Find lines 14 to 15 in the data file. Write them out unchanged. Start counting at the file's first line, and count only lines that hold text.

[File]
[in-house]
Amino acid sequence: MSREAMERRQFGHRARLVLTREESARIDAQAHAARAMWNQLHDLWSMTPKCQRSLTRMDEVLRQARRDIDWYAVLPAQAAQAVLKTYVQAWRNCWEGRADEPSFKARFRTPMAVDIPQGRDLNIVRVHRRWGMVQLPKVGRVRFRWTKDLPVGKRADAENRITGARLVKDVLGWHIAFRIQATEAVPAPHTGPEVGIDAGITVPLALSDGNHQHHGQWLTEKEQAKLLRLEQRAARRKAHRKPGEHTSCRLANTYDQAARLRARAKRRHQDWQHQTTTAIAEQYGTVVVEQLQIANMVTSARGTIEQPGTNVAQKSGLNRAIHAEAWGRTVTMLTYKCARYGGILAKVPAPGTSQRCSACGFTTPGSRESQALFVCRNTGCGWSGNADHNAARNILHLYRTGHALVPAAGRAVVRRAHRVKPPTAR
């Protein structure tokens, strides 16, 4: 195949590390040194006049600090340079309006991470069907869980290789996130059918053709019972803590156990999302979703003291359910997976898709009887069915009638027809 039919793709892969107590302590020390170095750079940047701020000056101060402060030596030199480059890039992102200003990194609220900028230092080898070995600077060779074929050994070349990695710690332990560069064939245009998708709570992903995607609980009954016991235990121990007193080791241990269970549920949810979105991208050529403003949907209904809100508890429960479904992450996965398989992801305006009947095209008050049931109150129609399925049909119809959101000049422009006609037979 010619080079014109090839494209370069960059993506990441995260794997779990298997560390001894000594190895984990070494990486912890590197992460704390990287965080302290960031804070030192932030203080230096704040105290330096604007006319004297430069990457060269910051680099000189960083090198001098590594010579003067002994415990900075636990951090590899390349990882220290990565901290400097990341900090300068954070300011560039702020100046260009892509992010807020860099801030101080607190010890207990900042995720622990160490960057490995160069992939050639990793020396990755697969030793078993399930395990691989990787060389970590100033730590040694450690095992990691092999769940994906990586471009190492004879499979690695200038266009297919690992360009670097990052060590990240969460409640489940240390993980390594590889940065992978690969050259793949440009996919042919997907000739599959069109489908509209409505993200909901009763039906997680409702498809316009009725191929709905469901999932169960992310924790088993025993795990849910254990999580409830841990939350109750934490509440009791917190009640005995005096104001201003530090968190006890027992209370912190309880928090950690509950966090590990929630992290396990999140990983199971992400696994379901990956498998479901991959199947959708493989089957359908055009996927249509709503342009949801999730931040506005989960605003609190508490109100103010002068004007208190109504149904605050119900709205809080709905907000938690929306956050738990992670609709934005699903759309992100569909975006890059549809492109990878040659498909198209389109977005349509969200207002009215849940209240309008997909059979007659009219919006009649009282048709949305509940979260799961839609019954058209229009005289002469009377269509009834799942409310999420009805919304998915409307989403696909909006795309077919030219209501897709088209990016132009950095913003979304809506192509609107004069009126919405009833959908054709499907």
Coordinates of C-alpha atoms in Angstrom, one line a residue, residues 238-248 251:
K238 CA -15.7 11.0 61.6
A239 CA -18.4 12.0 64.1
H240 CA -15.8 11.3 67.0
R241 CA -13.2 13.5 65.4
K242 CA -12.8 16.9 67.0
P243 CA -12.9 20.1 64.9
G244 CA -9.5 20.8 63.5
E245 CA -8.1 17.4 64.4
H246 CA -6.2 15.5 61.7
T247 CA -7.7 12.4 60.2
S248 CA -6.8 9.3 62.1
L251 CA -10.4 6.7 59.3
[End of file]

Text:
T247 CA -7.7 12.4 60.2
S248 CA -6.8 9.3 62.1